Output: A path with no bound on the size of the path SS: O(n) time (simple and fast in practice) Imai-Iri: O(n2) time by Chan and Chin (complicated) Output: A path with minimum number of edges RDP and II use the Hausdorff error measure, SS use Fréchet Can we get something that is simple, fast and has a worst-case bound using the Fréchet error measure?

Agarwal et al. Agarwal, Har-Peled, Mustafa and Wang, 2002
Time: Running time O(n log n) Measure: Fréchet distance Output: Path has at most the same complexity as a minimum link (/2)-simplification

Analysis - Agarwal et al.
pi pm pj pl Let P = p1, p2, ... , pn be a polygonal curve Notation: Let (pipj) denote the Fréchet distance between (pi,pj) and the subpath (pi,pj) of P between pi and pj.

Algorithm - Agarwal et al.
Algorithm(P = p1,…,pn, ) i := 1 P’= p1 while i < n do find any j>i such that ((pi,pj)   and ((pi,pj+1) > ) or ((pi,pj)   and j=n) P’= concat(P,pj) i := j end return P’

Algorithm - Agarwal et al.
p1 Algorithm(P = p1,…,pn, ) i := 1 P’= p1 while i < n do find any j>i such that ((pi,pj)   and ((pi,pj+1) > ) or ((pi,pj)   and j=n) P’= concat(P,pj) i := j end return P’ pj Pj+1

Algorithm - Agarwal et al.
p1 Algorithm(P = p1,…,pn, ) i := 1 P’= p1 while i < n do find any j>i such that ((pi,pj)   and ((pi,pj+1) > ) or ((pi,pj)   and j=n) P’= concat(P,pj) i := j end return P’ pj Pj+1

Algorithm - Agarwal et al.
pi pj Pj+1 Efficient algorithm? Recall: Computing the Fréchet distance between (pi,pj) and (pi,pj) can be done in O(j-i) time (Lecture 1).

Algorithm - Agarwal et al.
pi pj Pj+1 Efficient algorithm? Recall: Computing the Fréchet distance between (pi,pj) and (pi,pj) can be done in O(j-i) time (Lecture 1). Finding the first j such that (pi,pj)   and (pi,pj+1) >  takes O(n2) time.

Algorithm - Agarwal et al.
How can we speed up the search for pj? Note that it is enough to find any vertex pj such that (pi,pj)   and (pi,pj+1) >  Idea: Search for pj using exponential search followed by binary search!

Algorithm - Agarwal et al.
Exponential search: Test pi+1, pi+2, pi+4, pi+8… until found pi+2k, such that (pi,pi+2k) > . Binary search: Search for pj between pi+2k-1 and pi+2k s.t. (pi,pj)   and (pi,pj+1) > .   >  i+2k-1 i+2k

Algorithm - Agarwal et al.
Exponential search: Test pi+1, pi+2, pi+4, pi+8… until found pi+2k, such that (pi,pi+2k) > . Binary search: Search for pj between pi+2k-1 and pi+2k s.t. (pi,pj)   and (pi,pj+1) > . if   then search right   >  i+2k-1 i+2k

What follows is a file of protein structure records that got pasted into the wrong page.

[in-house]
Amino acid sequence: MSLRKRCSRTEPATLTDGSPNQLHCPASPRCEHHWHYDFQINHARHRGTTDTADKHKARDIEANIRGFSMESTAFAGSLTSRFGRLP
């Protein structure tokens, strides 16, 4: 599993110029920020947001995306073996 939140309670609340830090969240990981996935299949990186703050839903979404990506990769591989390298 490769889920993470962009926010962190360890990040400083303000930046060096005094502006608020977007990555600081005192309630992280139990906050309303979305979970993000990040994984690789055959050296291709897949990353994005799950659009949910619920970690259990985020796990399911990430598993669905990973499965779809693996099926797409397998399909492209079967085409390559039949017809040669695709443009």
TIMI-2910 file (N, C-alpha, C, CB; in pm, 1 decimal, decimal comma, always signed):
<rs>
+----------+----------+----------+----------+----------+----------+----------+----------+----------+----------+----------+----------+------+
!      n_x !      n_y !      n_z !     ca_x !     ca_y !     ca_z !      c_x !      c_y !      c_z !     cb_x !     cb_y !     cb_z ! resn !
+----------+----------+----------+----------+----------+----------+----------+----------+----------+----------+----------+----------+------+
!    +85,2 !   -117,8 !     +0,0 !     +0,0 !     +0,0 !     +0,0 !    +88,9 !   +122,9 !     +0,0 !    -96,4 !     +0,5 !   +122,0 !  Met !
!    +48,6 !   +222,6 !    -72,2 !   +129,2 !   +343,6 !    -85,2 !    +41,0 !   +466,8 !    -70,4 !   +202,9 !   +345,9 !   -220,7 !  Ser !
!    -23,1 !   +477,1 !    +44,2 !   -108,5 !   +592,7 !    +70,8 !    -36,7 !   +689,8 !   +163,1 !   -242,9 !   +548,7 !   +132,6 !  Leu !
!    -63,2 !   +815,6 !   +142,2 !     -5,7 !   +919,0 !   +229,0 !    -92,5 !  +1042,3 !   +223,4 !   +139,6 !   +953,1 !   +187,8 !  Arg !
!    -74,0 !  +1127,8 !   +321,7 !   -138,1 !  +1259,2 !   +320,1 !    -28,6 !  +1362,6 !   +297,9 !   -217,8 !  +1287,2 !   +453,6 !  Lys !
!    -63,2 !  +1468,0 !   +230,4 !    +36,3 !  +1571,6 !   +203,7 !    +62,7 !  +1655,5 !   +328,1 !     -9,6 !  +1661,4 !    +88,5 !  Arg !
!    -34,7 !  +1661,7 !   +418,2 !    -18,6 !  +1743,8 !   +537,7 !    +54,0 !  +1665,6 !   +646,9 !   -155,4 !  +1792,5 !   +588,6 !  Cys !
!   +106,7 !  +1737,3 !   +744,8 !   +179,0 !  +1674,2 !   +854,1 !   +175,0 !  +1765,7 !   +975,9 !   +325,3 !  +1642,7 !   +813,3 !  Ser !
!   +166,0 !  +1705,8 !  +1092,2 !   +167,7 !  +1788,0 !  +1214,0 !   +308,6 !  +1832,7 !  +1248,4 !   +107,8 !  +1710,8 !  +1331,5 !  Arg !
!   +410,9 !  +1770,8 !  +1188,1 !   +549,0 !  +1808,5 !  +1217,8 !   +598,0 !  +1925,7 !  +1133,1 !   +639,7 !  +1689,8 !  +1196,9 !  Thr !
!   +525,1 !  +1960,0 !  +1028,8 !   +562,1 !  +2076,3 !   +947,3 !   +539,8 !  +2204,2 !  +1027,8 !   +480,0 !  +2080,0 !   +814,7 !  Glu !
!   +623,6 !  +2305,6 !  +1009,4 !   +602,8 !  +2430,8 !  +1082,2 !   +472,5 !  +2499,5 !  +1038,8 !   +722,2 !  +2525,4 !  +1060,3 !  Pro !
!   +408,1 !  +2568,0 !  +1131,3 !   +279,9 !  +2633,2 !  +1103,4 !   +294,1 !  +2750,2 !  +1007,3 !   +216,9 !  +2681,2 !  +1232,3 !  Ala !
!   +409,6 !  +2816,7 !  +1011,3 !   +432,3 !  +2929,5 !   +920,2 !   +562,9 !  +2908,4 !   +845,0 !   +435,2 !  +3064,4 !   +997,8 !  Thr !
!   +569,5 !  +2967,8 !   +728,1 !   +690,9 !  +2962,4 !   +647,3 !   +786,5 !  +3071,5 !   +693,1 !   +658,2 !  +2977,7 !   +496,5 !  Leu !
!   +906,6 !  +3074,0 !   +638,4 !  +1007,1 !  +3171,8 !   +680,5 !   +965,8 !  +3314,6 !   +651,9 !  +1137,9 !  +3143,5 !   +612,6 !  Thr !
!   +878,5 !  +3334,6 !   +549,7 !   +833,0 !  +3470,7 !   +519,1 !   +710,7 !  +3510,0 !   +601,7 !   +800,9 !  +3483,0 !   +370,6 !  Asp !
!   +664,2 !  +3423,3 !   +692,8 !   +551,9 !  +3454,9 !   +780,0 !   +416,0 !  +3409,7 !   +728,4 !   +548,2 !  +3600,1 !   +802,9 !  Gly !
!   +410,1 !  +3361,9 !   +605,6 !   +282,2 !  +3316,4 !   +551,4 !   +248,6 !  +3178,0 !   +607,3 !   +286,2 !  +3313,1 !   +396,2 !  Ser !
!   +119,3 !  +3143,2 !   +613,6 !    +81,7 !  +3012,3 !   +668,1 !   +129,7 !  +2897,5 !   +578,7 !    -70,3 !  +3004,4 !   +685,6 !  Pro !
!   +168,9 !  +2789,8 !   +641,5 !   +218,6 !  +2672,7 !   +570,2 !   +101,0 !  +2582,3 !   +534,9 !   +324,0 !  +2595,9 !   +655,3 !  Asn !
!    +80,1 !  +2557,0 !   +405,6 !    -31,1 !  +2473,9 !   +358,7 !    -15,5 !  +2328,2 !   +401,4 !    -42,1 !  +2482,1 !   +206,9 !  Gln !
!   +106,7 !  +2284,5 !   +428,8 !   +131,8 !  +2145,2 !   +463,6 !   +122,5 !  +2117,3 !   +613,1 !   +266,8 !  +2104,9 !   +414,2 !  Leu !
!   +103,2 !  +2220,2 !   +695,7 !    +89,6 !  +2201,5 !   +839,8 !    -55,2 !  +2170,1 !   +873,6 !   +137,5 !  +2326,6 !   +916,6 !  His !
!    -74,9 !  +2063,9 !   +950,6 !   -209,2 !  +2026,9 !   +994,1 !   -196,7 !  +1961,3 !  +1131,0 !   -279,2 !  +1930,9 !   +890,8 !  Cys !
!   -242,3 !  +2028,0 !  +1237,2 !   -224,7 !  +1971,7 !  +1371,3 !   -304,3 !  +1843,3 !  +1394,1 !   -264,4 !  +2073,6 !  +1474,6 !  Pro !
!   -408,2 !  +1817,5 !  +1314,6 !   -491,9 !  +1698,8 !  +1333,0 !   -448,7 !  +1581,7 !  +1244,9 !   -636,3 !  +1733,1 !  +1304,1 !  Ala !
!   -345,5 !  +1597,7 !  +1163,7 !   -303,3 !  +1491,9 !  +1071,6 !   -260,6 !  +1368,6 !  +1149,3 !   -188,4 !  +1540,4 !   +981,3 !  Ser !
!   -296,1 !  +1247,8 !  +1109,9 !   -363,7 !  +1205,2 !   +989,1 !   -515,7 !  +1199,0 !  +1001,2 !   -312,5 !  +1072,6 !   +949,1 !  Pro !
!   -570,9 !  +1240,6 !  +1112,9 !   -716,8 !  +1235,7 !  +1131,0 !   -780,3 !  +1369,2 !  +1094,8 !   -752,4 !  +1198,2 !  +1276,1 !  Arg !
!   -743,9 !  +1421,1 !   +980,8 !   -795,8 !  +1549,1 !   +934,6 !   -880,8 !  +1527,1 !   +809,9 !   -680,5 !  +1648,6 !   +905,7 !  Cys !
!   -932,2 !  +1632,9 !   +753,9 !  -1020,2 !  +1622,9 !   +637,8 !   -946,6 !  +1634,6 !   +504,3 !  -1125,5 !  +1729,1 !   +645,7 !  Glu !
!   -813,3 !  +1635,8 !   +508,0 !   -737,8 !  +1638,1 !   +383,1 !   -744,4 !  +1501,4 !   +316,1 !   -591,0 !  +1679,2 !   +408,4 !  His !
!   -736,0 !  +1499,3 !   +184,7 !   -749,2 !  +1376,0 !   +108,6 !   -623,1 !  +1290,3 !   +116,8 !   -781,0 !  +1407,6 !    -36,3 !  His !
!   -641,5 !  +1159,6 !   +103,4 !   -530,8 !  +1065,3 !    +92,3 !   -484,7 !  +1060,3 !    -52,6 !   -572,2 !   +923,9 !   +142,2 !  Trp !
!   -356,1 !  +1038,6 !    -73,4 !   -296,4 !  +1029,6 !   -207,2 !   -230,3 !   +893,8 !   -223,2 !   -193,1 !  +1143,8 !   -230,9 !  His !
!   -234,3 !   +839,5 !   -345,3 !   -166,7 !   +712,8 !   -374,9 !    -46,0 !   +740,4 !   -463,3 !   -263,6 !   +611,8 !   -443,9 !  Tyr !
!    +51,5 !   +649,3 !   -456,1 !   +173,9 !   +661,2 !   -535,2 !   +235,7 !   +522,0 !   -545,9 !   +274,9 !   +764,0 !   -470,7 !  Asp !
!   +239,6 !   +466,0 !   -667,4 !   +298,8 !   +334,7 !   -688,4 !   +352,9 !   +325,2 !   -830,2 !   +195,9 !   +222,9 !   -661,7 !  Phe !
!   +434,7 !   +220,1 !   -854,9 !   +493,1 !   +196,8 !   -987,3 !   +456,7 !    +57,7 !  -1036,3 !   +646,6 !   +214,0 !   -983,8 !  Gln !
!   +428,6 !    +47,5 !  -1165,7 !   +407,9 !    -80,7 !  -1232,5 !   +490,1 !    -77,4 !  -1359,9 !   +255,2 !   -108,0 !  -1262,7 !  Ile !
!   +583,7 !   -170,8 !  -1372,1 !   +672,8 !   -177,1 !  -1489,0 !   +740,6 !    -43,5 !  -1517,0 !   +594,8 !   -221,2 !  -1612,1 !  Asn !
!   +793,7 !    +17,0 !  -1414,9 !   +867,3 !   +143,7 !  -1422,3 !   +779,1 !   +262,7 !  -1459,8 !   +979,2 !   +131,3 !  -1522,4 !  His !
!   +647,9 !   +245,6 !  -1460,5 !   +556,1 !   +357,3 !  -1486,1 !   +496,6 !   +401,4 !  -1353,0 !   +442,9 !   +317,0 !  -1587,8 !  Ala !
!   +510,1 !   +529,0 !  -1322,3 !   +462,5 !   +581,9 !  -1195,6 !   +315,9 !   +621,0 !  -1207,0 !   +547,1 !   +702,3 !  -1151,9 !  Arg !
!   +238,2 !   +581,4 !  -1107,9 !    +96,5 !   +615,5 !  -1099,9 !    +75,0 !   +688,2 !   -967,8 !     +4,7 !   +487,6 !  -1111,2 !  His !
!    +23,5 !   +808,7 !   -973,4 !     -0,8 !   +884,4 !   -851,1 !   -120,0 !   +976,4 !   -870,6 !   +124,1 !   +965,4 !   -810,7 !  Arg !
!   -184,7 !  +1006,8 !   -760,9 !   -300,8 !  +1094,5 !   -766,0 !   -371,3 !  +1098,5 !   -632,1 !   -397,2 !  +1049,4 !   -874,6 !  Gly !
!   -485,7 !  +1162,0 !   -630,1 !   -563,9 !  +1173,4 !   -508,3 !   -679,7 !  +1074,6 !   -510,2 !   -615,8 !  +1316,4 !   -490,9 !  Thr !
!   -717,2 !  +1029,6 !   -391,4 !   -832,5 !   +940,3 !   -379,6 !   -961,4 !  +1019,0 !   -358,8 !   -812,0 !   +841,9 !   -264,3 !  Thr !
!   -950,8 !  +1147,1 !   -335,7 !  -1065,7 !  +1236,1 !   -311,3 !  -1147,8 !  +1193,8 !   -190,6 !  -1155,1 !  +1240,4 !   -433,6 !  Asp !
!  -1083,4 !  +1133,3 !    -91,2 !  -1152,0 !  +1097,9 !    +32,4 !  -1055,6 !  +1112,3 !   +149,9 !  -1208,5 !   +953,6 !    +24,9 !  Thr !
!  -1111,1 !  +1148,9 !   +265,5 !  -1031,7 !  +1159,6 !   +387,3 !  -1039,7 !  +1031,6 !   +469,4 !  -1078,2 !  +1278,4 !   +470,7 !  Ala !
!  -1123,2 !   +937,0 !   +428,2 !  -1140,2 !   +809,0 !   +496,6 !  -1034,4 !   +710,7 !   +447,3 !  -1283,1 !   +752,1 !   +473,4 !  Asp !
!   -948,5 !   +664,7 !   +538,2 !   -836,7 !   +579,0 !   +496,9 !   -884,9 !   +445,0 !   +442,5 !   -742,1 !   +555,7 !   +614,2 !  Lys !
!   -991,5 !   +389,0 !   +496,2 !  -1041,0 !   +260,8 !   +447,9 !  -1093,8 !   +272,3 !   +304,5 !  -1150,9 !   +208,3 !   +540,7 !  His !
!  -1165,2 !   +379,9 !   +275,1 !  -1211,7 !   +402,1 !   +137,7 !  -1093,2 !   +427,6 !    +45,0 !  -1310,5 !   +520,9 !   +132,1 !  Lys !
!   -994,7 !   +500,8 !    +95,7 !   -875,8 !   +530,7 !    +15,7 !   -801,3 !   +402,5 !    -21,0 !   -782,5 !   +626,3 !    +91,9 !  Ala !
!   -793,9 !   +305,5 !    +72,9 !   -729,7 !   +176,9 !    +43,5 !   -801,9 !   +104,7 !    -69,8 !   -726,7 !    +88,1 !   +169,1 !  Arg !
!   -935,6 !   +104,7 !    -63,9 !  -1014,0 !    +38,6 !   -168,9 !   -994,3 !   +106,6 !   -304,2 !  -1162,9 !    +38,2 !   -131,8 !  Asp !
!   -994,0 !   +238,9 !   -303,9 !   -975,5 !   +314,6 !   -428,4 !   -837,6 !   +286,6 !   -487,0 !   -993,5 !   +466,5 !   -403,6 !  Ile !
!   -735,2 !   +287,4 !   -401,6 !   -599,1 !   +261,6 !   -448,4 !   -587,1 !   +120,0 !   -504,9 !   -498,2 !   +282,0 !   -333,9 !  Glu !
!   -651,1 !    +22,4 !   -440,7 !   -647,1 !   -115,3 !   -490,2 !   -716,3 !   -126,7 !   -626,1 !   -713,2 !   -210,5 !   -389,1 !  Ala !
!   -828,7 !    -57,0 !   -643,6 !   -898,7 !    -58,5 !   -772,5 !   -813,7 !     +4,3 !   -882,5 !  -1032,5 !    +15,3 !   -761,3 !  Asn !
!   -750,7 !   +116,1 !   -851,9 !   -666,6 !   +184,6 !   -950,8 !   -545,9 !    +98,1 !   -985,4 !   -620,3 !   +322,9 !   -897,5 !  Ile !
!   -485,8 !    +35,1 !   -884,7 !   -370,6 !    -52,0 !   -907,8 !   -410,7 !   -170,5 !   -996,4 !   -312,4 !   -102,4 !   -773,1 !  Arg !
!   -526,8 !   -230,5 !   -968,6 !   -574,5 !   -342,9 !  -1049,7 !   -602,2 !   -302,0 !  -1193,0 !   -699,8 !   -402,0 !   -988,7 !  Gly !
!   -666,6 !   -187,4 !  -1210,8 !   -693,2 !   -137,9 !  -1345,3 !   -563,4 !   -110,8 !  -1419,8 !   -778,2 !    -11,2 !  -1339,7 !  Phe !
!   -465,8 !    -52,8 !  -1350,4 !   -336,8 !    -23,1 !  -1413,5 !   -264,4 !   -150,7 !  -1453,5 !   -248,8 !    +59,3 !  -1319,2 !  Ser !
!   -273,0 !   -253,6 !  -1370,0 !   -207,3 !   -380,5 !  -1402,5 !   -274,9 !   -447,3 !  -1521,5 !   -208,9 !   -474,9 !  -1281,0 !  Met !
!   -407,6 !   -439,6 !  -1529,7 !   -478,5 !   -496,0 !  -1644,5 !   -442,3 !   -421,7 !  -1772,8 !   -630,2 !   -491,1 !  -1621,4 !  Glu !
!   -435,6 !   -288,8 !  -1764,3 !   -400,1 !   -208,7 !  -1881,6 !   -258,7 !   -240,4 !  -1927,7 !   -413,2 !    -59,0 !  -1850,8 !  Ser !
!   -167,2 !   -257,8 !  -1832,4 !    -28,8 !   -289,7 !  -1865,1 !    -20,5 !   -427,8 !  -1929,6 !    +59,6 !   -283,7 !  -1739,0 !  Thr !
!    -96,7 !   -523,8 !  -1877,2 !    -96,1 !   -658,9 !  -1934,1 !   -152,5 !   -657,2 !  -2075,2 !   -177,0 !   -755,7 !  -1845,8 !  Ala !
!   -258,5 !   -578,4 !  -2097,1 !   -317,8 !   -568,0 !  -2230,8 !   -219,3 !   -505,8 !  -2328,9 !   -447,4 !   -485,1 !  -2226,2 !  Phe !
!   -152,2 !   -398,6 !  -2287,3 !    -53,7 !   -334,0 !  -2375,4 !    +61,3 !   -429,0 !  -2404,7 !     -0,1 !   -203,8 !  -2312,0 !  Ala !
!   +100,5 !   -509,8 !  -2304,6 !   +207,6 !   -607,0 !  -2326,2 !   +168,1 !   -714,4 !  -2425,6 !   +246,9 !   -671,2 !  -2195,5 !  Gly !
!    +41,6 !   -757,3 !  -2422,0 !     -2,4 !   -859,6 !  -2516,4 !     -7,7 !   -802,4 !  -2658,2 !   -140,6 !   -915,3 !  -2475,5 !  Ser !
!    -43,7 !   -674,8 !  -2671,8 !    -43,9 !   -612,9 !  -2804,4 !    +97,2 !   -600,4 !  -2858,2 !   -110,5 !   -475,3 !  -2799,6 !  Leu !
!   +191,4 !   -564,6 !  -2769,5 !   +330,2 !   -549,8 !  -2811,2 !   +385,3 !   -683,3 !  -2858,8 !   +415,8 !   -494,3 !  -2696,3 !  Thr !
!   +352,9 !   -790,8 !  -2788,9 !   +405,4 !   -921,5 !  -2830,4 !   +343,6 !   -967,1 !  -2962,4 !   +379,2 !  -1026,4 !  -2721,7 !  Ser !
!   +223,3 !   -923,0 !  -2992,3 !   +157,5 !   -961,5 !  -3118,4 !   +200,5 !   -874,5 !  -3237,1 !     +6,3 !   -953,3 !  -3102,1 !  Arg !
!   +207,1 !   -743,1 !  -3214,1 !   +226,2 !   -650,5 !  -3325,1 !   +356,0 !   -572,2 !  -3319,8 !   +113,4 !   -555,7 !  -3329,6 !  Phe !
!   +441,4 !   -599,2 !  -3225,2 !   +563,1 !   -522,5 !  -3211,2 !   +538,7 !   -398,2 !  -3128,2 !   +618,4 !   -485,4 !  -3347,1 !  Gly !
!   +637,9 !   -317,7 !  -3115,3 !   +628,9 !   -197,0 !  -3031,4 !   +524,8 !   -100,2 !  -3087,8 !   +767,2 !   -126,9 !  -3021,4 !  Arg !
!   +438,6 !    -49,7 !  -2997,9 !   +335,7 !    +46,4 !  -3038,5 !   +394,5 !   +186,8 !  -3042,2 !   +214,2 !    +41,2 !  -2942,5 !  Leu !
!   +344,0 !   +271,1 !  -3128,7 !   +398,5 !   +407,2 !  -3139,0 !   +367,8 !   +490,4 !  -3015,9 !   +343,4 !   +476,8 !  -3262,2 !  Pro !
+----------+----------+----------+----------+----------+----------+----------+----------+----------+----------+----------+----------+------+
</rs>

Algorithm - Agarwal et al.
Exponential search: Test pi+1, pi+2, pi+4, pi+8… until found pi+2k, such that (pi,pi+2k) > . Binary search: Search for pj between pi+2k-1 and pi+2k s.t. (pi,pj)   and (pi,pj+1) > . if >  then search left   >  i+2k-1 i+2k

Algorithm - Agarwal et al.
Exponential search: Test pi+1, pi+2, pi+4, pi+8… until found pi+2k, such that (pi,pi+2k) > . Binary search: Search for pj between pi+2k-1 and pi+2k s.t. (pi,pj)   and (pi,pj+1) > .   >   > pj pj+1 i+2k-1 i+2k

Algorithm - Agarwal et al.
Exponential search: Test pi+1, pi+2, pi+4, pi+8… until found pi+2k, such that (pi,pi+2k) > . Iterations: O(log n) Binary search: Search for pj between pi+2k-1 and pi+2k s.t. (pi,pj)   and (pi,pj+1) > . Iterations: O(log n) Total time: O(n log n)

Analysis - Agarwal et al.
pi pm pj pl Lemma 1: Let P = p1, p2, ... , pn be a polygonal curve. For l ≤ i ≤ j ≤ m, (pipj) ≤ 2·(plpm).

Analysis - Agarwal et al.
pi pm pj pl Lemma 1: Let P = p1, p2, ... , pn be a polygonal curve. For l ≤ i ≤ j ≤ m, (pipj) ≤ 2·(plpm). Proof: Fix matching that realises (plpm). Set  = (plpm). qi qj

Analysis - Agarwal et al.
pi pm pj pl Lemma 1: Let P = p1, p2, ... , pn be a polygonal curve. For l ≤ i ≤ j ≤ m, (pipj) ≤ 2·(plpm). Proof: Fix matching that realises (plpm). Set  = (plpm). ((pipj),(qiqj)) ≤  qi qj

Analysis - Agarwal et al.
Lemma 1: Let P = p1, p2, ... , pn be a polygonal curve. For l ≤ i ≤ j ≤ m, (pipj) ≤ 2·(plpm). Proof: Fix matching that realises (plpm). Set  = (plpm). ((pipj),(qiqj)) ≤  qi pi pj (pipj) qj

Analysis - Agarwal et al.